Back in the 70′s, bakers in Netherlands realized that by coating bread dough with a thick paste made of rice flour, sugar, oil, and yeast, a crust would form during baking and develop cracks, giving each bread a unique pattern, akin to a tiger’s coat. Tiger Bread, also known in the US as Dutch Crumb, is a lot of fun to make and actually very easy, no wild yeast, no intense kneading. A perfect recipe to make with kids, as they will have a blast with the changes in the bread as it bakes. For my tiger rolls, I used the Vienna bread recipe made earlier during the Bread Bakers’ Apprentice Challenge. Peter Reinhart gives the option of the Dutch crumb at the end of that chapter, but not until folks at The Fresh Loaf forum raved about it I decided to re-visit it.
VIENNA BREAD WITH DUTCH CRUMB
(adapted from The Bread Bakers Apprentice)
Pate fermentee (made the day before)
140 g bread flour
2.5 g salt
1/2 teaspoon instant yeast and
100 g water at room temperature
Mix all ingredients, knead briefly and let it rise at room temperature for 1 to 2 hours. Place the mixture in the fridge overnight, remove from the fridge one hour before making the bread.
185g pate fermentee (you won’t use the full amount made)
170g unbleached bread flour
2g instant yeast (3/4 tsp)
1/2 egg, slightly beaten
7g unsalted butter, melted and slightly cooled
85-100 ml water, lukewarm (90 – 100 F)
Dutch Crumb Paste:
1 Tbs bread flour
3/4 cup rice flour
3/4 tsp. instant yeast
2 tsp. sugar
1/4 tsp. salt
2 tsp oil
8 tbsp water (or a little more) to make a thick paste.
Remove the pate fermentee from the refrigerator, cut it into 5-6 small pieces, cover and let it at room temperature for about 1 hour.
Stir together the flour, sugar, salt, and yeast in a large bowl. Add the pate fermentee pieces, the beaten half egg, butter, and 85 ml of the water. Stir together with a large metal spoon, or with your hands, until the ingredients form a ball. If too dry, add the rest of the water (I did). Let it rest for 20 minutes.
Knead by folding 3 times at 20 minutes intervals. At the end of the third cycle of folding (at 1 hour fermentation), leave the dough covered, undisturbed, for another hour. Cut the dough into 6 equal pieces, pre-shape them as balls. Let them rest for 15 minutes.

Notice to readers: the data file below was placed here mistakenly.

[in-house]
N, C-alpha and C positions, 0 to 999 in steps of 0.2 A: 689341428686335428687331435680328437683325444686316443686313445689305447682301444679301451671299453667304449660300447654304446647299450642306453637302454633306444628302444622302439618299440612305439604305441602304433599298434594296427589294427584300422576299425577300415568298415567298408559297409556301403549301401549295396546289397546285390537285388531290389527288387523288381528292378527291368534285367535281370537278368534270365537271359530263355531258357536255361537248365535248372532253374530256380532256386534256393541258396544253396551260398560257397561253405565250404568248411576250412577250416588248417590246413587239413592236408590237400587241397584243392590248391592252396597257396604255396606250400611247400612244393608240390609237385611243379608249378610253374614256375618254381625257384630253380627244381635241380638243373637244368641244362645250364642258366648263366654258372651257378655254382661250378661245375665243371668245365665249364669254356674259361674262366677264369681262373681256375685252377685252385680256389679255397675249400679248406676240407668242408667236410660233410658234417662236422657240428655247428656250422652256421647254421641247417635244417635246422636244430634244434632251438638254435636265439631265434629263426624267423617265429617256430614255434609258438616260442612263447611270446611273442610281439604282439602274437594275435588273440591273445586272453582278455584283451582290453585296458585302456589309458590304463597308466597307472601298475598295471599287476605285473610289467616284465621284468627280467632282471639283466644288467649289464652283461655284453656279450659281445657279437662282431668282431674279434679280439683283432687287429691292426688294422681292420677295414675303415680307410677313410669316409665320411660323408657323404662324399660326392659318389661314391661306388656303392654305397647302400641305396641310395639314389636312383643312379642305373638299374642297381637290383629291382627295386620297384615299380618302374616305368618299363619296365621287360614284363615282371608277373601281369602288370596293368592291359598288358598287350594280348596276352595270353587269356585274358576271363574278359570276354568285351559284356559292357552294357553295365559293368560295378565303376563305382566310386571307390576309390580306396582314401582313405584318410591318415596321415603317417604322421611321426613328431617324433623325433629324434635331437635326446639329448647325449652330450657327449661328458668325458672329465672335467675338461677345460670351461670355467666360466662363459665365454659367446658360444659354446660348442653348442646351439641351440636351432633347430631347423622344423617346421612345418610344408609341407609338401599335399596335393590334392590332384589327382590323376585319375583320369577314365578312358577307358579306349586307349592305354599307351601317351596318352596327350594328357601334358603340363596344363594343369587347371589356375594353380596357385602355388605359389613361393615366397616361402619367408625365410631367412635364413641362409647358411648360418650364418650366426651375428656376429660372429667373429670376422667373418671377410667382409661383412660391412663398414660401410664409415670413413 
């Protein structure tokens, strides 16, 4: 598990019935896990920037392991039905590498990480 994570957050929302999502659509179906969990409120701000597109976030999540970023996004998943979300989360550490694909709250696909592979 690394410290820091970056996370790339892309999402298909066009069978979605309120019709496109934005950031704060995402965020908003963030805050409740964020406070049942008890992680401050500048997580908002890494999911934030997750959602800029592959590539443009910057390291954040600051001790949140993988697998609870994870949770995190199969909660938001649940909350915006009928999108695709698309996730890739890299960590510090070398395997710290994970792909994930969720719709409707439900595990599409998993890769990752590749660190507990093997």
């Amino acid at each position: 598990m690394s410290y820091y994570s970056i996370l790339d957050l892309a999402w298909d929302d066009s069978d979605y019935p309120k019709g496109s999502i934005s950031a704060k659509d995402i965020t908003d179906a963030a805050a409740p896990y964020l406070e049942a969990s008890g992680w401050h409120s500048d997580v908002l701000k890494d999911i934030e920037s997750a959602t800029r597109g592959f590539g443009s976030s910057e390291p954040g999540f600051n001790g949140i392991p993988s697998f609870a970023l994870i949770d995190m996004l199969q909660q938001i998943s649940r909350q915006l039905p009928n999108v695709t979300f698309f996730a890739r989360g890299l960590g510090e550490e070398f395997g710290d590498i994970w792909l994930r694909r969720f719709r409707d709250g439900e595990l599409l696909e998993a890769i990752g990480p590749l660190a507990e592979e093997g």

Make the topping layer by mixing all the ingredients for the Dutch crumb to form a thick paste. Shape each bread as rolls, being careful not to deflate the dough too much. Place them on a floured surface without touching, apply a thick coating of crumb paste on the surface using a silicone brush or your fingers. Let them rise for 60-90 minutes (they should not double in size).
Place the rolls (covered) in a 450F oven, turning the temperature down to 400F as soon as you start baking. Remove the cover after 20 minutes, and continue baking them for a total of 30 to 35 minutes, until golden brown. Cool the rolls on a rack for one hour before eating.
to print the recipe, click here
Comments: I made this bread twice on consecutive weekends, the first time I shaped it as a single loaf, but had some trouble to fit it in my toaster oven. This time I made small rolls and baked then in a tray of large muffins, covered with an improvised lid of heavy duty aluminum foil. This was the only way I could bake them all at the same time in my small oven. After 20 minutes baking, I removed the aluminum foil, quickly (and carefully) dumped the breads out of the muffin tin, and allowed them to continue baking sitting on the oven’s rack.
The crust is visually appealing, but what’s even better is its taste. I actually had to control myself not to peel it off leaving the naked roll behind. It is sweet and salty at the same time, crunchy, deliciously addictive.
I am submitting this post to Susan’s Yeastspotting…
ONE YEAR AGO: Banana Bread (something I’ve been craving lately….)